General Crime

* Joan Rosenthal Murder Starts Talks About City Camera System In Tiburon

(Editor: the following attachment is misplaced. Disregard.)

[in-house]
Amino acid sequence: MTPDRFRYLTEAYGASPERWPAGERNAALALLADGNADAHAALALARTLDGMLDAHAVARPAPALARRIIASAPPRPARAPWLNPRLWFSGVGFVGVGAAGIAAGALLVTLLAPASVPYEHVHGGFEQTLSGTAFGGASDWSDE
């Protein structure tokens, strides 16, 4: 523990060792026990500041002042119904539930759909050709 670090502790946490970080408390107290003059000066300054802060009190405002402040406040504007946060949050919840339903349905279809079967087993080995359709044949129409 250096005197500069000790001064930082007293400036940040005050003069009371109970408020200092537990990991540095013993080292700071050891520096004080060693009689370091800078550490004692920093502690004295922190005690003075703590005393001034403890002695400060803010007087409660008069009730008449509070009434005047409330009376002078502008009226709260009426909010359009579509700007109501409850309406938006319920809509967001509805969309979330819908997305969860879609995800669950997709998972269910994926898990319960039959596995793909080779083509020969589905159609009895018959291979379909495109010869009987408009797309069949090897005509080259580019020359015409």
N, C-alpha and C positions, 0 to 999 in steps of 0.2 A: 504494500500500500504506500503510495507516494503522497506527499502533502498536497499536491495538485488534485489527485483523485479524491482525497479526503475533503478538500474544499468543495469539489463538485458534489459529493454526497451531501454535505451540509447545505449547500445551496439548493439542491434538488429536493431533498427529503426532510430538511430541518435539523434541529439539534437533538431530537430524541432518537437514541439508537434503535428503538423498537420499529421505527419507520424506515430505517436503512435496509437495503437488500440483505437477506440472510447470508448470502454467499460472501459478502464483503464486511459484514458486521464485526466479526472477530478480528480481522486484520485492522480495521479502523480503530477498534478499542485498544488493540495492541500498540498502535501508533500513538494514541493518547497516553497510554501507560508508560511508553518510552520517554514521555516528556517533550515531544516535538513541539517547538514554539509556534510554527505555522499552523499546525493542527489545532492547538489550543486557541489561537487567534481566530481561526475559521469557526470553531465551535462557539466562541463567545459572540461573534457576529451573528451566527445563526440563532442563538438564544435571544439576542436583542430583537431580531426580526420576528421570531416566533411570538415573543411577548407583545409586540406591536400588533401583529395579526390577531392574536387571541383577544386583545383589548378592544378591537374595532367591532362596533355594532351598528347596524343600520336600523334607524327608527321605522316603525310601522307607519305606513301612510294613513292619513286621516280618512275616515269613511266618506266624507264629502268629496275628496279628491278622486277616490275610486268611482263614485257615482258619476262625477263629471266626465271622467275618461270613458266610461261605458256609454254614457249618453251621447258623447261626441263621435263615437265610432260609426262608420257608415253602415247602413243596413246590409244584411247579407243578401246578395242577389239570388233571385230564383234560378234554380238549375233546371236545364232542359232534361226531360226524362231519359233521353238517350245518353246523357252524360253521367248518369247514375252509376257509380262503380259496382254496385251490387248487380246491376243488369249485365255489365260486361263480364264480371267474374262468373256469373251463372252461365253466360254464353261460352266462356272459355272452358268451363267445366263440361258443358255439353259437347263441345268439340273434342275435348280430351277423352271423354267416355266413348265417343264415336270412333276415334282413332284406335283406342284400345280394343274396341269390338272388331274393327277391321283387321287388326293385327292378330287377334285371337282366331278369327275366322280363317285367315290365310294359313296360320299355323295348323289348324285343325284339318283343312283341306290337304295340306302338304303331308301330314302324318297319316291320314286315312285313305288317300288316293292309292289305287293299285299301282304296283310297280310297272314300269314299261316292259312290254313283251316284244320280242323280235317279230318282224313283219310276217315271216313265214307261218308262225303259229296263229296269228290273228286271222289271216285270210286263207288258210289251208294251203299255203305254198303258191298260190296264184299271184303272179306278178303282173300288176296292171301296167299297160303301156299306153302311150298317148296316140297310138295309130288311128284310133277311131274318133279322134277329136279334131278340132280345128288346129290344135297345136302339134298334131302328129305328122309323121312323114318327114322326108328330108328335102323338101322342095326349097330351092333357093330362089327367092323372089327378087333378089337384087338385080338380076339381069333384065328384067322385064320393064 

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The murder of Joan Rosenthal, who was found dead at her home Tuesday, has revived discussion about a proposal to install surveillance cameras to photograph the rear license plate of each vehicle that enters and leaves the town of 8,776 residents.Four or five cameras would be installed on Tiburon Boulevard to the north and two more on Paradise Drive south on the peninsula. The $150,000 project’s feasibility study is still under review and is scheduled to go before the Town Council in November, Town Manager Peggy Curran said this afternoon.Curran and Tiburon Police Chief Michael Cronin, who proposed the surveillance cameras, said they would be a tool that provides leads to solve crimes in Tiburon, most of which are committed by non-residents between midnight and dawn, according to a fact sheet prepared in March.”It would have been an invaluable investigative tool,” San Rafael police spokeswoman Margo Rohrbacher said today.Rohrbacher is assisting Tiburon police with media inquiries about the murder of 75-year-old Rosenthal who was shot once in the head.The cameras also would provide a real-time license plate alert system in the event of an abduction or other crimes in progress.The town needs the permission of the Pacific Gas and Electric Co. to mount the cameras on their poles on the side of the road, Curran said. The town has also proposed mounting the cameras in the center median but needs the permission of the California Department of Transportation. Caltrans’ policy prohibits installing the cameras on center medians, Curran said.”The technical issues are still being resolved,” Curran said. Belvedere and the Marin County Sheriff’s Office, which also would benefit from the surveillance system, are partners in the $150,000 project, Curran said. Grant money also will help pay for the project, she said. Tiburon residents weighed in on the issue in March. Some are concerned about privacy issues, arguing the cameras are intrusive, Curran said. Most of the negative feedback, however, is from people who don’t live in Tiburon, she said.The cameras will not photograph the drivers of the vehicles and a license plate on a vehicle in public is not private, Curran noted.Rohrbacher said police have not yet disclosed when Rosenthal was shot but they are asking neighbors to report any strange or suspicious people or cars they may have seen in the neighborhood between 6 p.m. Monday and 9 a.m. Tuesday. A friend checking on Rosenthal’s welfare found her in a pool of blood around 9:30 a.m.Homicide investigators should finish processing evidence at the scene tonight, Rohrbacher said. There was no sign of a burglary at the house. Rosenthal’s friends say she suffered from health problems recently but police have ruled out suicide. Whether or not the cameras, had they been in operation Tuesday would have helped identify a suspect is debatable. “It doesn’t prove anything other than a car passed by at one particular point. It’s a system that generates leads,” Curran said.”No one is suggesting it (the camera system) would have solved this crime,” she said regarding Rosenthal’s murder. Copyright © 2009 by Bay City News, Inc. Republication, Rebroadcast or any other Reuse without the express written consent of Bay City News, Inc. is prohibited.

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